Things always happen in the least expected way and never as we imagine they will. In my mind, September 15th promised to be a terrible day, being away from my family and friends, and with this huge nostalgia for Mexico that, for the first time in this journey, took over me in all its strength and helped me to wake up earlier than usual –which was surprisingly easy, by the way– as I walked to and through the market of Balneario Camboriu (the Brazilian town where I am) picking up ingredients to cook mexican dishes.
As the afternoon came by, I decided to celebrate in my own way. I bought a Mexican beer that, although it’s not my favorite one, I thought of it as a good start into this celebration. After lunch, I told my friends and acquaintances in Brazil that today was Independence Day in Mexico and that this particular year it was the celebration of the Bicentennial of it. I’m pretty sure I transmitted the meaning of this holiday for everyone born in Mexico because, besides the fact I couldn’t stop smiling and telling how superior Mexico is in the culinary realm –I always do this, but today I was doing it more eagerly– and how great the festivities and traditions are, I told them that, despite the numerous uncertainties in Mexico weren’t a reason for celebration at all, Mexico is a country with enough folklore, customs and traditions to keep everyone happy no matter the uncertainties around.
In the short period of time I’ve been here, I’ve learned to appreciate the importance of our appetizers or, as we call them in Mexico, our antojitos. I think is what I miss the most. Of course that eating a more elaborated dish would be awesome, as well as having the opportunity of visiting the new venue property of the great Martha Chapa, Dulce Patria, for which I must say Congratulations! But now is when I fully acknowledge the greatness of those simple dishes such as sopes, chalupes, tlayudas, tlacoyos, and so on. Don’t be to hasty to judge them, for it’s simplicity is, without any doubt, a very important part of their charm. And then, the best of these dishes is the universality they have, for each and everyone of this preparations can be enjoyed by everyone. The taste, the ingredient mixing, the use of sauces, cheeses or extra elements make them a unique composition that, after being lucky enough to travel outside of Mexico on several occasions, today I can feel absolutely proud of that Mexican cuisine that feels so personal.
I ended up cooking for friends and my coworkers at the restaurant because, as you can imagine, I wasn’t going to eat these delights by myself. Sadly, you can’t find green tomatoes where I live, so I couldn’t prepare a traditional green sauce, but I was able to get a red one ready using the “chilis” available here which, I have to say it, they got nothing to do against the great variety we find in Mexico’s markets offering chilis such as serrano, jalapeno, ancho, arbol, habanero and the rest of that very long list of options. I can tell you that everyone was fascinated with what I prepared and, if it wasn’t enough, I made them molletes with the required Pico de Gallo sauce. No one could believe the flavors they were experiencing. I can’t imagine the day I prepare them the classic chilaquiles… they will want to raise a statue for me!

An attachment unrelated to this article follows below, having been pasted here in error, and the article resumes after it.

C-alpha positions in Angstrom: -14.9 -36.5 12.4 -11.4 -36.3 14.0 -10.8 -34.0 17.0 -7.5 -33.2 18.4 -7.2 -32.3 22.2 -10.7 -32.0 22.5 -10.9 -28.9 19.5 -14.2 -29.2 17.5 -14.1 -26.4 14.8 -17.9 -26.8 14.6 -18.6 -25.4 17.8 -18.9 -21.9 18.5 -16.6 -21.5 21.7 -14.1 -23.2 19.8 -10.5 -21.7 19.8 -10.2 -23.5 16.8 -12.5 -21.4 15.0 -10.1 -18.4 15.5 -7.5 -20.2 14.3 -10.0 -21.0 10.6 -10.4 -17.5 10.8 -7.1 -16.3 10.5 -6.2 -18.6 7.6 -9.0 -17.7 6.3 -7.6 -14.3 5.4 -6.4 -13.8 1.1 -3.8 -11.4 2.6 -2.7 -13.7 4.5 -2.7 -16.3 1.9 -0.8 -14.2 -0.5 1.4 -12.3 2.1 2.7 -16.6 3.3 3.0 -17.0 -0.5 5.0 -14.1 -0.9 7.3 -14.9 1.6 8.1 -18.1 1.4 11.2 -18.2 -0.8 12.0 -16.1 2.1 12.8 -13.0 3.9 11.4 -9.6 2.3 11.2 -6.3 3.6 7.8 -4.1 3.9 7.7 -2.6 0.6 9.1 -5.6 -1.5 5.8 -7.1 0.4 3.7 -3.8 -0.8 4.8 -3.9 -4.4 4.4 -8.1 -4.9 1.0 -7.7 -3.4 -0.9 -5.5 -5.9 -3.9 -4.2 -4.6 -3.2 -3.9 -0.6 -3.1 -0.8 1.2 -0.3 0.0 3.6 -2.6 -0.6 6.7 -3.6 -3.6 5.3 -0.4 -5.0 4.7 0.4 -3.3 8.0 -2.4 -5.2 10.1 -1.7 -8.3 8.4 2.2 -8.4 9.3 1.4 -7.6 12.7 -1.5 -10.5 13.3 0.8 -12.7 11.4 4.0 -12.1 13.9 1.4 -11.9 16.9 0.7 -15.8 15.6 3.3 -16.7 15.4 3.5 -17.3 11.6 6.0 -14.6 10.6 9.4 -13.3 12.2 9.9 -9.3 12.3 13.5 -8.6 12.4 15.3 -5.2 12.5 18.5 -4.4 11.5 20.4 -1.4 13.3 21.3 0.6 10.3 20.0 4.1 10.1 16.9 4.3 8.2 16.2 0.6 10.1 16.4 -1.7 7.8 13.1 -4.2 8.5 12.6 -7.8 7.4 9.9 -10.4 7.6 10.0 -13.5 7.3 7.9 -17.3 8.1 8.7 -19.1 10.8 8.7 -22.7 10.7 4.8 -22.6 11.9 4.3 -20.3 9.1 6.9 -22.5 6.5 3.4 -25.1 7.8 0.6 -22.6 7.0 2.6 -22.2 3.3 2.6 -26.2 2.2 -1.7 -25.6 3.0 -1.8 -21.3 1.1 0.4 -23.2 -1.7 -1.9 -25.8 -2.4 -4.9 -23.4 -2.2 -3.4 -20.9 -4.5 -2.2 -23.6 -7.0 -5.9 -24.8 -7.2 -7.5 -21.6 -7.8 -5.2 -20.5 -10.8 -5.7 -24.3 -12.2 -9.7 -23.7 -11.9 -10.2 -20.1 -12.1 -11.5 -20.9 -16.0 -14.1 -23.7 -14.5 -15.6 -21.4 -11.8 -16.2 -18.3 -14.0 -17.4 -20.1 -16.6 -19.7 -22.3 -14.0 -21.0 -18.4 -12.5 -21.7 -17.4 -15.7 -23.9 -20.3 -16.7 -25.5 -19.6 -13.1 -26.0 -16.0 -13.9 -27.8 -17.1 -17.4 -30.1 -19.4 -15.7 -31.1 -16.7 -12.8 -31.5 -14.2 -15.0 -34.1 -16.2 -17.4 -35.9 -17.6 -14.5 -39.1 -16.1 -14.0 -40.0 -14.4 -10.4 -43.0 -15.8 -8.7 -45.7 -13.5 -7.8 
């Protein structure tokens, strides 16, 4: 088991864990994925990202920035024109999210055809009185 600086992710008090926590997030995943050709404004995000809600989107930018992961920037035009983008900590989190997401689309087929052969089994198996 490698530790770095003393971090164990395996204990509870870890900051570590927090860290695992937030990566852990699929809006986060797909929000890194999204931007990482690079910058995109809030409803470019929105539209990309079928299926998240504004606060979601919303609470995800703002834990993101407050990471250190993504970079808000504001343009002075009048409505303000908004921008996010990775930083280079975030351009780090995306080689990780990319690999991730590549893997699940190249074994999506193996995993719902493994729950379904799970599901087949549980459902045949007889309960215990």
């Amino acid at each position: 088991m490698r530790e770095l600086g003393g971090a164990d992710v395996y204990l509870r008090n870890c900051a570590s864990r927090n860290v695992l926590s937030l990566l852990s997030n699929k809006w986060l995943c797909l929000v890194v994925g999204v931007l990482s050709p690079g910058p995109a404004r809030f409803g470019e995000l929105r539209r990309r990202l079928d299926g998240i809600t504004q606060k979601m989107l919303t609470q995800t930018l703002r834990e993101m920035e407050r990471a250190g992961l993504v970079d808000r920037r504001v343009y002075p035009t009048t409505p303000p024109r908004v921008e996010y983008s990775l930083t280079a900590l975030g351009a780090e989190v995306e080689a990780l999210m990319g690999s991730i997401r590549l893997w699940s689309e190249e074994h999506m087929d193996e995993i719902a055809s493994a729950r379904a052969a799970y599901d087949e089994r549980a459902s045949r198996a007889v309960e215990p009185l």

Then, after a nice lunch like that, after work I invited them to watch the parade that was held in Mexico city due to the celebrations. Fortunately, an international TV network was aware of the importance of this festivity and they chose to broadcast every minute of it. From the parade to the concerts, the inauguration of the “El Coloso” statues (which caused me a large amount of questions about who he was or whom was representing), the fireworks and finally, the representation of that historical call for arms. Of course, because of the time difference, it was already 2 o’clock in the morning when this was happening so to prevent my guests from sleeping or getting bored, and to keep the tone of this Mexican holiday, after drinking some beers, it was time for a bottle of Tequila that joined us for our “Viva Mexico” yells, party and nostalgia.
Things always happen in the least expected way and never as we imagine they will. What I thought it would be a terrible September 15th ended up being a different experience filled with joy, taste and tradition even when I’m thousands of miles away from my homeland. I thought I would be sad today but the truth is that, beyond the consequences of tequila and late partying that I felt the very next morning, it was clear that traditions, taste, festivity and love for Mexico is inside of us and it’s so big that we can share it and spread it on every corner of the world. And yes… I would be lying if I tell you that I wasn’t a little bit uncomfortable when, surfing through the social networks, I came across pictures of my friends and family celebrating this holiday in their very own way. Those pictures of places filled with colors, smiles, lights and fireworks made me a little home sick and, I must confess, a little jealous. However, a smile started to appear in my face a moment later. Why? Just try to answer the following question: Guess where the biggest carnival in the world is held?
From Camboriú, with love